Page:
IF: From my wanderings through the web I understand you have been experimenting with growing indigo in America? Is there a plan to grow a commercially viable crop of Polyganum tinctorium ?
 
RR: This was our first year of growing indigo on the scale we did in Japan here in the US.  (We’ve moved a lot since returning to the US in 2003 and hadn’t been settled in one place for long enough to grow indigo.)  It was a small start, but it is one of my long-term goals to grow indigo and produce the dyestuff commercially here in the US.  There is potential in the farming of indigo commercially, but like Japan, it is small, and the market for the dye would be mostly artists & artisans producing high-end textiles by hand.  It’s just too expensive to produce and therefore wouldn’t feed the general textile industry’s addiction to cheap materials and even cheaper 2nd & 3rd world labor (sorry, my political views are surfacing...) Yet unlike Japan, the general US population has little to no understanding of textiles and therefore isn’t generally supportive of textile artists.  At the moment, however, I’m much more interested in using the process of indigo farming as a participatory art and education project and working on a small scale.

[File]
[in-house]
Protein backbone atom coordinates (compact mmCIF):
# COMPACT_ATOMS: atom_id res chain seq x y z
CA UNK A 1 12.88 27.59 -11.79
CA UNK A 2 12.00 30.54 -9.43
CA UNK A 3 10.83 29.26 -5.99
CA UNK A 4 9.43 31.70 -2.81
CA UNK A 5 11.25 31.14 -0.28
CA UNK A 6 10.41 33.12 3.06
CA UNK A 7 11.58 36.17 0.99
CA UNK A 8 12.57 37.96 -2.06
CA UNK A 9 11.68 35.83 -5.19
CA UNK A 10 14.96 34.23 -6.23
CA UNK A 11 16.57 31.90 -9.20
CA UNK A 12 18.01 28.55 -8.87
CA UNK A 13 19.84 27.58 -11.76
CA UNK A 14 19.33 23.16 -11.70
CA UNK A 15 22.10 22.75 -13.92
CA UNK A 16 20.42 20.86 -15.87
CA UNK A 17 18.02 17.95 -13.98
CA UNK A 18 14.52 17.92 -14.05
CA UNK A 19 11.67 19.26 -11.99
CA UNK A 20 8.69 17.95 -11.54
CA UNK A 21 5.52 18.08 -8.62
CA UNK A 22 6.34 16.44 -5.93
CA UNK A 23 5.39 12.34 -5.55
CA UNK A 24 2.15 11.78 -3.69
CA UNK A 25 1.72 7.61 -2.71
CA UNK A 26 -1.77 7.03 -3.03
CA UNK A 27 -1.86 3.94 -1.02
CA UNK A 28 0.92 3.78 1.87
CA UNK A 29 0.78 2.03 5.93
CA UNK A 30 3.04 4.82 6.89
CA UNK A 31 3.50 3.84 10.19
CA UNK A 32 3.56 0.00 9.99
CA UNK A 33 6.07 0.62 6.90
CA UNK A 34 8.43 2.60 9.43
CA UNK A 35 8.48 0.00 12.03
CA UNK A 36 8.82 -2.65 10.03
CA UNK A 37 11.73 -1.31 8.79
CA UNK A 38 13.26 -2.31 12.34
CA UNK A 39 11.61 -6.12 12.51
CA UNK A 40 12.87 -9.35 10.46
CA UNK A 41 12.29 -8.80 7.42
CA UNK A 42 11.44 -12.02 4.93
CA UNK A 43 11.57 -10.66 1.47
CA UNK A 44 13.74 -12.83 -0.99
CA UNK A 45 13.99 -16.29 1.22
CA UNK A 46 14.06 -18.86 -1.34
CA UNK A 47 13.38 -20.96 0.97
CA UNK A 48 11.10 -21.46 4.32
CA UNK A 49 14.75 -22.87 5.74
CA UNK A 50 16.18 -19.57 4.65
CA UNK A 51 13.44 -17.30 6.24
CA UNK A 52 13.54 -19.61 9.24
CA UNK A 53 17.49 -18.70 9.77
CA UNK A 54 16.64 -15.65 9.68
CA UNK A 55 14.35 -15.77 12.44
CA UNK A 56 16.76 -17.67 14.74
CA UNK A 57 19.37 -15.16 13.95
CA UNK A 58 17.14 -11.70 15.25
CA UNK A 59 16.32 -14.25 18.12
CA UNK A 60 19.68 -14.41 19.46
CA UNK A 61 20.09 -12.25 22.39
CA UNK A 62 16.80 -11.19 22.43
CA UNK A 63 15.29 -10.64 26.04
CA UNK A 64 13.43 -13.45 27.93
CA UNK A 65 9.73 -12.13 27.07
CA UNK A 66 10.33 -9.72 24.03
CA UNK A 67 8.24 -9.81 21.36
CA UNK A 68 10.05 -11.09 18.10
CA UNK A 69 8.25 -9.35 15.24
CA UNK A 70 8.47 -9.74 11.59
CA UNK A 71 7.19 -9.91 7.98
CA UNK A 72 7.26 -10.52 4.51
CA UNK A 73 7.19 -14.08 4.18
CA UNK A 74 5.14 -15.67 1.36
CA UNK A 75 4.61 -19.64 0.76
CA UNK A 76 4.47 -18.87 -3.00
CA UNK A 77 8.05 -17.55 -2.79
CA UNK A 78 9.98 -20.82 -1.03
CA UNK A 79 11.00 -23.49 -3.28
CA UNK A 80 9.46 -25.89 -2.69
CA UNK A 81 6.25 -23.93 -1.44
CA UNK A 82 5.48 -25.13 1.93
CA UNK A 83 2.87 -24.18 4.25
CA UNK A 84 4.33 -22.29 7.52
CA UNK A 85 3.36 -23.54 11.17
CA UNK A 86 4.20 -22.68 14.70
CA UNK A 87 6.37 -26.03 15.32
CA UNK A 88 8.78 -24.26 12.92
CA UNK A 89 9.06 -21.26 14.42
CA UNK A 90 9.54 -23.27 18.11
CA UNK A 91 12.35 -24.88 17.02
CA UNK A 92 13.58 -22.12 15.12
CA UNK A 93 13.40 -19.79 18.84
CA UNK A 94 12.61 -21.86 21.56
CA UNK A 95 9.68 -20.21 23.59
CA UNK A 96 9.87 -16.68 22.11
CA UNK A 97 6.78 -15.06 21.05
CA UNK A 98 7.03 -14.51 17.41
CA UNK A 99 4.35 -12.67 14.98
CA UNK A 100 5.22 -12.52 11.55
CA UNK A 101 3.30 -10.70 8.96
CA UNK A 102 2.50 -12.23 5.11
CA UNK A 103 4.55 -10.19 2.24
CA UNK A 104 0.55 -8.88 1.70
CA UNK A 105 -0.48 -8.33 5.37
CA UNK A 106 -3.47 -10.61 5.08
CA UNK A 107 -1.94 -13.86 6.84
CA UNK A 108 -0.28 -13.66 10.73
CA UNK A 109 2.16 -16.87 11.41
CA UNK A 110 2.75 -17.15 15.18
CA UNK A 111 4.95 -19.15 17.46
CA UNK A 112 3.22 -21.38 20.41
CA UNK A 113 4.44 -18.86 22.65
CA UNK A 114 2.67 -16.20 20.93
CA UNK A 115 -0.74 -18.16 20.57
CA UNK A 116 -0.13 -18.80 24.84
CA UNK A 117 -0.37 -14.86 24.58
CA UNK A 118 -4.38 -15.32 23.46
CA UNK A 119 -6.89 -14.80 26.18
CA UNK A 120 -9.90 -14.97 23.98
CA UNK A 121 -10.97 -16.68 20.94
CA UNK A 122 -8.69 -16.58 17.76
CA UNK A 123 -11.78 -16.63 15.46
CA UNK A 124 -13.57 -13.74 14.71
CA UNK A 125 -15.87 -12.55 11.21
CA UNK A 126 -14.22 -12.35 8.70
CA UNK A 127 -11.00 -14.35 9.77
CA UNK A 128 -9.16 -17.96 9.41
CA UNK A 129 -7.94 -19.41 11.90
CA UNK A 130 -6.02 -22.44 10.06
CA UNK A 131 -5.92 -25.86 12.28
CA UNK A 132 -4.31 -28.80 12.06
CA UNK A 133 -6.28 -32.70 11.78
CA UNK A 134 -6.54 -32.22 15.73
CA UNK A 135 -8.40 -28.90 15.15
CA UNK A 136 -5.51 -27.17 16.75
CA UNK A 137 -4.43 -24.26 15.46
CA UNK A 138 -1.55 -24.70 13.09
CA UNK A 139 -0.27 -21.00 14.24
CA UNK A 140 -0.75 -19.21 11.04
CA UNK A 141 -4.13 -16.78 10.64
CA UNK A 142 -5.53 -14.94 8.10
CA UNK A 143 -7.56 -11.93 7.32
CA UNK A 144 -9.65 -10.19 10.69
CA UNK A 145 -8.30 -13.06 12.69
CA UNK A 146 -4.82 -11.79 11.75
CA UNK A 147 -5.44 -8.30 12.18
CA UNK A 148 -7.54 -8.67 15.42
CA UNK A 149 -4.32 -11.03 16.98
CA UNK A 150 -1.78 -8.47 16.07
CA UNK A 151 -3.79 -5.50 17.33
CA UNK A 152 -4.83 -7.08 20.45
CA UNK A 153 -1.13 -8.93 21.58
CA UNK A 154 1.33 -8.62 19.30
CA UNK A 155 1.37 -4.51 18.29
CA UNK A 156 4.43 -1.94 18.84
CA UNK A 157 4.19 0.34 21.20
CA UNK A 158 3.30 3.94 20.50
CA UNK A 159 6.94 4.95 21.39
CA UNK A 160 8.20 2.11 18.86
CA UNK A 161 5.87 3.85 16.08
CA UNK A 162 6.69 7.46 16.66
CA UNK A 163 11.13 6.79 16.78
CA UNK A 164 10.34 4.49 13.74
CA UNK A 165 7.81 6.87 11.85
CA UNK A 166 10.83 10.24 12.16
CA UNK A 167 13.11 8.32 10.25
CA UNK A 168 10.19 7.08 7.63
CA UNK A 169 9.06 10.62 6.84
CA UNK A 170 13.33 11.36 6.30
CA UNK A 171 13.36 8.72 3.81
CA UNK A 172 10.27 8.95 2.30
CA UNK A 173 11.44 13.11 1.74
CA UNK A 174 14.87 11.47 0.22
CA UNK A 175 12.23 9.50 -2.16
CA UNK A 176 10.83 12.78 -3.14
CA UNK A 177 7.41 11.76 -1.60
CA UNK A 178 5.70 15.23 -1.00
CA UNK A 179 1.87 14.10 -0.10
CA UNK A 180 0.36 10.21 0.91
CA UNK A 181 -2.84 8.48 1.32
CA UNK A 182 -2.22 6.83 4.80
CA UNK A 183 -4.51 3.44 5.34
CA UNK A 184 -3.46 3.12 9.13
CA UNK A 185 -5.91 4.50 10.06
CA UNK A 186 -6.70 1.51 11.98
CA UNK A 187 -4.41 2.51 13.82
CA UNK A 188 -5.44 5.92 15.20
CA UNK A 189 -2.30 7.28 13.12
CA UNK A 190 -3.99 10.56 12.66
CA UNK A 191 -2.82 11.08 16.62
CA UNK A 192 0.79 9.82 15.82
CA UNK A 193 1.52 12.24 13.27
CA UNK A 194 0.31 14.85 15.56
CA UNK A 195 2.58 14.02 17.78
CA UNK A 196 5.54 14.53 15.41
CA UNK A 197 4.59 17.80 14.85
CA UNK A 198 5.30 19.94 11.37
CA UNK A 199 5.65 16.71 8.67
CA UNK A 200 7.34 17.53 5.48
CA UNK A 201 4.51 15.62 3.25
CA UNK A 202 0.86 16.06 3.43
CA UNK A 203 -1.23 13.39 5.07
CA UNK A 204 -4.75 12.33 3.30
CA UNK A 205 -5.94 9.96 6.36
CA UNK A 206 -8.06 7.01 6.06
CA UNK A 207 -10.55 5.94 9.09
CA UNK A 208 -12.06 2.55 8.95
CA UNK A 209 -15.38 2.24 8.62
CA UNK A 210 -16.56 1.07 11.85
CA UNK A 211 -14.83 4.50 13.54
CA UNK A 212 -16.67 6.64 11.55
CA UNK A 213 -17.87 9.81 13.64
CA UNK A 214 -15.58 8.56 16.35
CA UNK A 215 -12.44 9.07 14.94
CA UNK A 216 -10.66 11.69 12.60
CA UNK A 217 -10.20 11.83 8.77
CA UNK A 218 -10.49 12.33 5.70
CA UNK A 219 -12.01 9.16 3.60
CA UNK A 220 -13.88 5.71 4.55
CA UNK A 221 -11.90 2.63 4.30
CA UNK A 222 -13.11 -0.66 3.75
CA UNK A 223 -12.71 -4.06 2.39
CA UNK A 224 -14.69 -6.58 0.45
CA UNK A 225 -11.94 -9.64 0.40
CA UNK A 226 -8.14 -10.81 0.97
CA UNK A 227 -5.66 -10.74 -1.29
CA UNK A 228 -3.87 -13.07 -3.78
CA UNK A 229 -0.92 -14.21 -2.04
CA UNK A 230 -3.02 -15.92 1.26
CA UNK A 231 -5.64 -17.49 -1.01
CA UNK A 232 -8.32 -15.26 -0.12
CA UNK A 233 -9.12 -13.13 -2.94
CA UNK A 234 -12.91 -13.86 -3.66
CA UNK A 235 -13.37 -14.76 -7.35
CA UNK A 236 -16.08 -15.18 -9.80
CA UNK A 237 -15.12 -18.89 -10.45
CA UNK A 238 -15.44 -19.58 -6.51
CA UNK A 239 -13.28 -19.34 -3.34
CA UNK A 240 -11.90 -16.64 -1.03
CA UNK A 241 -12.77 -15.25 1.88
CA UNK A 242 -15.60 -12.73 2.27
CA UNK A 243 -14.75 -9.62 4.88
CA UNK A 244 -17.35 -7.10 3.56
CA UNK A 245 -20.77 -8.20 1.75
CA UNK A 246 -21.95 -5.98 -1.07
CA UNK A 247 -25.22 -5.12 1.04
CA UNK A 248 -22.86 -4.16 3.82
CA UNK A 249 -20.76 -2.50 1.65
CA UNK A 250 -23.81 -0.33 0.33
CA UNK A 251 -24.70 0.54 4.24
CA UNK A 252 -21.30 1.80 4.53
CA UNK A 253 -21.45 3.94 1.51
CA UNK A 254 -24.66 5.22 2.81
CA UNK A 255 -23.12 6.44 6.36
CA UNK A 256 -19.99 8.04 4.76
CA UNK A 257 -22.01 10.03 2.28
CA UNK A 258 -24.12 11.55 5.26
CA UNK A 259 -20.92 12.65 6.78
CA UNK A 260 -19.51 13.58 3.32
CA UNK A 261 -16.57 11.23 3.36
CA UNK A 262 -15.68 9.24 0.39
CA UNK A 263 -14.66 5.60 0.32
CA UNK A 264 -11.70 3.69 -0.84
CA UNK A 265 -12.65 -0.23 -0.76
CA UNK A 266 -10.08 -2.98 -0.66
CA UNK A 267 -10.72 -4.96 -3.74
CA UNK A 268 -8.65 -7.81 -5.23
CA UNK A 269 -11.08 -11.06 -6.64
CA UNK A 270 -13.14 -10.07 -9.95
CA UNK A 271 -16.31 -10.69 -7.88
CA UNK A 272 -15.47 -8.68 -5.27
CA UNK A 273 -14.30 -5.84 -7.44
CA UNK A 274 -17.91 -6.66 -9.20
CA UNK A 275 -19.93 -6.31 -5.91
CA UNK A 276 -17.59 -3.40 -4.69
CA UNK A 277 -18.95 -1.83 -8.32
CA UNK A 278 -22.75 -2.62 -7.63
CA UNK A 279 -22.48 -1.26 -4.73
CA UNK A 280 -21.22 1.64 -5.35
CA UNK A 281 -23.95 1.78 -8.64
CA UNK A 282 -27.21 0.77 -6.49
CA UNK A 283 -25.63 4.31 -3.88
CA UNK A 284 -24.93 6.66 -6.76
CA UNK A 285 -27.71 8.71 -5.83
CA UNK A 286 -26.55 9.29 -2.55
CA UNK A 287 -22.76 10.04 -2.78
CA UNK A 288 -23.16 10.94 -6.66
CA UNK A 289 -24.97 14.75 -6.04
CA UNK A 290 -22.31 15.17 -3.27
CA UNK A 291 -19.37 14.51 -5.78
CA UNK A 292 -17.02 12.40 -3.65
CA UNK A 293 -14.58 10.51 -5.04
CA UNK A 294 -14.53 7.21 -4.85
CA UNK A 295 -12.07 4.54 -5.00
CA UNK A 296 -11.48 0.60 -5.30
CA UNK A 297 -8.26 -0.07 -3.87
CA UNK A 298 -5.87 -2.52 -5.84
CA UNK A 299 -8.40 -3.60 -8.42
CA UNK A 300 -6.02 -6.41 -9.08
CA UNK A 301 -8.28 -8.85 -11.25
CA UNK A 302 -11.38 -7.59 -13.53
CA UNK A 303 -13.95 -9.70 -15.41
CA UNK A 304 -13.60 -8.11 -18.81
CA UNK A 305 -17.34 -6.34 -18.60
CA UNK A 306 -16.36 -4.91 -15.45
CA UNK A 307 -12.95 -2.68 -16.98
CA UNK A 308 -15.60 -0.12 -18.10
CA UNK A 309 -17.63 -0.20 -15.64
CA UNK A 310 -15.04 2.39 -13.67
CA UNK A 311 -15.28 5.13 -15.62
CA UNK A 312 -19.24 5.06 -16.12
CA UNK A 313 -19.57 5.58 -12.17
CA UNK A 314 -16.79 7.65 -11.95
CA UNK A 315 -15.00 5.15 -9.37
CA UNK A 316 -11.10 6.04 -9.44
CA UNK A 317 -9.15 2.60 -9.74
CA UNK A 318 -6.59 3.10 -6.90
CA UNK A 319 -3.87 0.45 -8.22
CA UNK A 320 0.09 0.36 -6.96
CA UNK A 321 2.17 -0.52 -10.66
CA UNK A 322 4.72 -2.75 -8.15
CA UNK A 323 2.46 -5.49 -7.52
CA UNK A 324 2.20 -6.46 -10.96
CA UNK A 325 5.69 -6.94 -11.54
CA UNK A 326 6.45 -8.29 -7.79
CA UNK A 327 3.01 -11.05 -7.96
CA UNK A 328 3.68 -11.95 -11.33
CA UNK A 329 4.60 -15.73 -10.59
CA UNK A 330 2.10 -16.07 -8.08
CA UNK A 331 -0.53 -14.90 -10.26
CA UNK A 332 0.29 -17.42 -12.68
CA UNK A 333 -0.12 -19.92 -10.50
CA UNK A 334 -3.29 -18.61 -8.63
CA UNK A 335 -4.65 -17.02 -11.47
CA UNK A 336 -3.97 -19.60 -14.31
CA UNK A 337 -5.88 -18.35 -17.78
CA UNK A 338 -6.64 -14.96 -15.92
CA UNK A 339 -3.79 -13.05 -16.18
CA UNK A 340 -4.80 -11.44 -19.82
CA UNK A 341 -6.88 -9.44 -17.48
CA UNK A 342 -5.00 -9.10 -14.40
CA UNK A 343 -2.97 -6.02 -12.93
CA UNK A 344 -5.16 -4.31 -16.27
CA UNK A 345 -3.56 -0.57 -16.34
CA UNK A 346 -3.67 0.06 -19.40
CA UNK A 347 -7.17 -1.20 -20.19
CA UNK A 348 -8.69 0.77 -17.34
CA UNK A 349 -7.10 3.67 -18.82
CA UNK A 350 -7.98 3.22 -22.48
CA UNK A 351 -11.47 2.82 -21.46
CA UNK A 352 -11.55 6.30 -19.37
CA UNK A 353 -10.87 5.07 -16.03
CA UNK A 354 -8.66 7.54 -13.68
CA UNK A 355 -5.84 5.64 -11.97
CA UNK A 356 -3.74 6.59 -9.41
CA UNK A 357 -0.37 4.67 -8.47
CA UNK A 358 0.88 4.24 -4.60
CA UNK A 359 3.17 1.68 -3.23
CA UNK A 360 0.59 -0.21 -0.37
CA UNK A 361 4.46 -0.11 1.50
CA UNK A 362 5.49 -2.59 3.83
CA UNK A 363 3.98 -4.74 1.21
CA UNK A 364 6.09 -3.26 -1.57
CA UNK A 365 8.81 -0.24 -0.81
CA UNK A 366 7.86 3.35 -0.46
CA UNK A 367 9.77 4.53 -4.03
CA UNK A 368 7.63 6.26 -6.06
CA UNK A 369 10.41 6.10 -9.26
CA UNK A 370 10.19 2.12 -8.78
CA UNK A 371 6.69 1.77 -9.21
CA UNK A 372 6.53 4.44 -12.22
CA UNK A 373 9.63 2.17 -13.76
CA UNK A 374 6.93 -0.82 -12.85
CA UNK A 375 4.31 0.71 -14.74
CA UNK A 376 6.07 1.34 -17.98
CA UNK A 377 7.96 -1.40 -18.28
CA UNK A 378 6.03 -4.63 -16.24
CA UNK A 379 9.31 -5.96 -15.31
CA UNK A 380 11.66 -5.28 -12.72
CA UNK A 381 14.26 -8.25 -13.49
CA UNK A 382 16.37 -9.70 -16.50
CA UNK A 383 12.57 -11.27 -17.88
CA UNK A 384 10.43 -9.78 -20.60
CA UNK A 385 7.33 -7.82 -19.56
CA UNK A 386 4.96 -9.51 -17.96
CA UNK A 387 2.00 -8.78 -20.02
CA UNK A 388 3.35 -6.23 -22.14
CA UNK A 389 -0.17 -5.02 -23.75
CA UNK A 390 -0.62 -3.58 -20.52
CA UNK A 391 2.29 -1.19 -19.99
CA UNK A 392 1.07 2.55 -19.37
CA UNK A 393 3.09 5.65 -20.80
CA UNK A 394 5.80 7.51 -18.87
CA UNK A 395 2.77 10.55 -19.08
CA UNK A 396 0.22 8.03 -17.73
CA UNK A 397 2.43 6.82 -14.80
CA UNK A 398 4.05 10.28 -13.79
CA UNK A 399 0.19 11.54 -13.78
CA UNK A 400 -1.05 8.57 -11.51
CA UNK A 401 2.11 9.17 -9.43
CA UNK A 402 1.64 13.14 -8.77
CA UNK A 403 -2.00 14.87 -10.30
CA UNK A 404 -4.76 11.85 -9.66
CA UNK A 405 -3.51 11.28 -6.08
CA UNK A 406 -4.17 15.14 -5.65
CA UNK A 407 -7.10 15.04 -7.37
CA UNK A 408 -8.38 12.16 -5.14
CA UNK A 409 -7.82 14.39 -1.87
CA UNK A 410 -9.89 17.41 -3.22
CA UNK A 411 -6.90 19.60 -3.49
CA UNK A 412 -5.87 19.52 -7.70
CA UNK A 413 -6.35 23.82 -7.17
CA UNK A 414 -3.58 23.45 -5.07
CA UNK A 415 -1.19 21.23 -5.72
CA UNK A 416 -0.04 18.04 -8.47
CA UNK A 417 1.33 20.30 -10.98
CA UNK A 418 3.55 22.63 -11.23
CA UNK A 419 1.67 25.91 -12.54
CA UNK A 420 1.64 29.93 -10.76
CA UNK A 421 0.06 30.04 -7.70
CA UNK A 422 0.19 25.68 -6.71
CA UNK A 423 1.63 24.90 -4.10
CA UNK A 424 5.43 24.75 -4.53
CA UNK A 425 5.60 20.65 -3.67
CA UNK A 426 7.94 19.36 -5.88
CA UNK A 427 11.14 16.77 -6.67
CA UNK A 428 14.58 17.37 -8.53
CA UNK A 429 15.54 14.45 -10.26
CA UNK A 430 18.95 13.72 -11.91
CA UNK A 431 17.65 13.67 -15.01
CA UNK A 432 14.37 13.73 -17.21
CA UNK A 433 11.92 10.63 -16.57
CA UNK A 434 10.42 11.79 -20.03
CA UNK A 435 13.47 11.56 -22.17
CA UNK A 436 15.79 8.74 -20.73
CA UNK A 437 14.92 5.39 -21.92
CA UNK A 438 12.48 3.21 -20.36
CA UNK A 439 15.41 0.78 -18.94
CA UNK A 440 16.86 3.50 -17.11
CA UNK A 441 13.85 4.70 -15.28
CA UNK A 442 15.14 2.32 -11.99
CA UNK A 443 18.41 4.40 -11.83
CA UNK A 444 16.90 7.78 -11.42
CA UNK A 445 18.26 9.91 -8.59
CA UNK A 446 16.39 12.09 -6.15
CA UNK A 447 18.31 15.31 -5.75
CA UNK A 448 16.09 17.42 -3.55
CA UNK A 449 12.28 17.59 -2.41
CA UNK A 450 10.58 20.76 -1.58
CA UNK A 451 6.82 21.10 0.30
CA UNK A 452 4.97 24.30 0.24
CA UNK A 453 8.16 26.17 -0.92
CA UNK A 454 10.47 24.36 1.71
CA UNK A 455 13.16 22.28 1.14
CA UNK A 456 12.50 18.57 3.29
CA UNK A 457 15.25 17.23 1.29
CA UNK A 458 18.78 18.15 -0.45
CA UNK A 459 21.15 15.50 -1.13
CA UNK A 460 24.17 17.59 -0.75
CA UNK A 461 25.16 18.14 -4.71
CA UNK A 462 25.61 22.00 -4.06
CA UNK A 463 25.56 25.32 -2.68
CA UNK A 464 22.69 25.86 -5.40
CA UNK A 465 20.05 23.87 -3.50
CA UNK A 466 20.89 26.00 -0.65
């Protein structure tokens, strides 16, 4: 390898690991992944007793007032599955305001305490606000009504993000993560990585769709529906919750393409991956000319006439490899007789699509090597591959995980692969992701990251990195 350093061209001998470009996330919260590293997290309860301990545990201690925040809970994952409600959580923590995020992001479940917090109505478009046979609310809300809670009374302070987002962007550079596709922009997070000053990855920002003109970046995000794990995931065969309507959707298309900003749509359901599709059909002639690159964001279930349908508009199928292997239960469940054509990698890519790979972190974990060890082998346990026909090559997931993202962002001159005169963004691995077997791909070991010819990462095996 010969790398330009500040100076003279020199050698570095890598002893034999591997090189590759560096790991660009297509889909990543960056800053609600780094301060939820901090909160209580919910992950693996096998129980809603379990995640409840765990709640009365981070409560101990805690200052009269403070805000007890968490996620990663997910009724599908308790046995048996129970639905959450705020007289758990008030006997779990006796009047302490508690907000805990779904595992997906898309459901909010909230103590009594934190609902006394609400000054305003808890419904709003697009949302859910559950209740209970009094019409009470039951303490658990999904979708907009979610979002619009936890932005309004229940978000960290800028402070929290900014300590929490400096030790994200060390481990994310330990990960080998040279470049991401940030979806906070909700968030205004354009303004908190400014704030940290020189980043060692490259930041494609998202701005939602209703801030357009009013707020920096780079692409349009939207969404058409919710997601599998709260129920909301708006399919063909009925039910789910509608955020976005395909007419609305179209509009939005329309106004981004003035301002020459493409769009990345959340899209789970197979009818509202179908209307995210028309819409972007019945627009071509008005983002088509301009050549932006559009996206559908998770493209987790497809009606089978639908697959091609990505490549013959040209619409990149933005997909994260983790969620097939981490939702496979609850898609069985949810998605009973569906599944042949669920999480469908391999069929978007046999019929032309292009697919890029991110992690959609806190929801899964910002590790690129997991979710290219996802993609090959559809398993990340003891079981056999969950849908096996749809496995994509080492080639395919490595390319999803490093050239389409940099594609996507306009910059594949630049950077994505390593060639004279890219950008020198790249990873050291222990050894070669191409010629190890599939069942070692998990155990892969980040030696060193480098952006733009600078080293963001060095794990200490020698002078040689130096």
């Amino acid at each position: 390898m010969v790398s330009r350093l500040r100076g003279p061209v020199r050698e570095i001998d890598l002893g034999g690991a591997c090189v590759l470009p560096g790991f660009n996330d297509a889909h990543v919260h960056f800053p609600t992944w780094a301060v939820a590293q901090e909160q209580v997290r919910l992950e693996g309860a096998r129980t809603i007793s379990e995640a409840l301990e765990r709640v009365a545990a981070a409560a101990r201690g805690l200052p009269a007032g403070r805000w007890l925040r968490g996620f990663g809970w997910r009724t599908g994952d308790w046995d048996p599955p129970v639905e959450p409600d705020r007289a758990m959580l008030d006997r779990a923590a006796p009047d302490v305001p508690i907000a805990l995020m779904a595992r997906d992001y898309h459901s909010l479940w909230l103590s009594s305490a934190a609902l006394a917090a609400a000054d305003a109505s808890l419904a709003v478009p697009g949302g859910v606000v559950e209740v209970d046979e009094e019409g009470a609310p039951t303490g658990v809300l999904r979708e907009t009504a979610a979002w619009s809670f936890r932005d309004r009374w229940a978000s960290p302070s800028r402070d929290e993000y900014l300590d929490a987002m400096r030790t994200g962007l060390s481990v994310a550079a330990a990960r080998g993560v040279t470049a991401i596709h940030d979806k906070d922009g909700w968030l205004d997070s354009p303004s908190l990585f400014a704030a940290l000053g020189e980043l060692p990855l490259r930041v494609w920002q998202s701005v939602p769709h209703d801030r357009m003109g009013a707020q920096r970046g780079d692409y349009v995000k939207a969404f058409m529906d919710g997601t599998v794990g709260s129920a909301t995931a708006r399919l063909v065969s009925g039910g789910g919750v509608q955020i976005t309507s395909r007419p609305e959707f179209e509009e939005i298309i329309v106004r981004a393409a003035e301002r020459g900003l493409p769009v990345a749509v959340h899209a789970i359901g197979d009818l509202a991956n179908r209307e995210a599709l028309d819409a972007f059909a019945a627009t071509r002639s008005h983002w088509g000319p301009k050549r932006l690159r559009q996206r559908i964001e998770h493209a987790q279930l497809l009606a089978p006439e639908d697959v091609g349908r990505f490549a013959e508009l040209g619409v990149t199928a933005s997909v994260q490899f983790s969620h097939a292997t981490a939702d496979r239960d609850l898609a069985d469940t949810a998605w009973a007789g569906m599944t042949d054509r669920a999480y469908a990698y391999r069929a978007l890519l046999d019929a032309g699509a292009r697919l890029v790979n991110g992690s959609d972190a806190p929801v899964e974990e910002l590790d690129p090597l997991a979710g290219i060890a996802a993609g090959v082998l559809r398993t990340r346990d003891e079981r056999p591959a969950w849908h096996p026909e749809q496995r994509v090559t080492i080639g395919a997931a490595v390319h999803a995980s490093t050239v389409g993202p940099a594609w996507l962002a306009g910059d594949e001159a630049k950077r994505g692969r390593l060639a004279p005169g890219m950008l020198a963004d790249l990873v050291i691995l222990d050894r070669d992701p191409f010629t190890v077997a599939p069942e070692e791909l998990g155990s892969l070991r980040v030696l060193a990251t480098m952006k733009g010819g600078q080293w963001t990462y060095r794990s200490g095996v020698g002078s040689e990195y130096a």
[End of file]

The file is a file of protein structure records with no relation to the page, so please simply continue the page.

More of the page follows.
IF: I believe that the cultivation of indigo [Baptisia tinctoria] was practiced in the southern states [Georgia?] in the early days of settlement - do you see possibilities for indigo on a wider scale or would your interest continue more along the line of art textiles?
 
RR: Baptisia tinctoria is a native, but I’m unsure as to it’s indigo content.  There’s much written on it by dyers, but from my own experiences, much of this is hearsay – especially when indigo’s involved – so I tend to take it all with a grain of salt.  That said, southern plantations imported indigoferas and had some success, but I think they failed for two reasons – slavery’s just plain wrong, and they were attempting to grow a tropical indigo-bearing plant in a temperate region.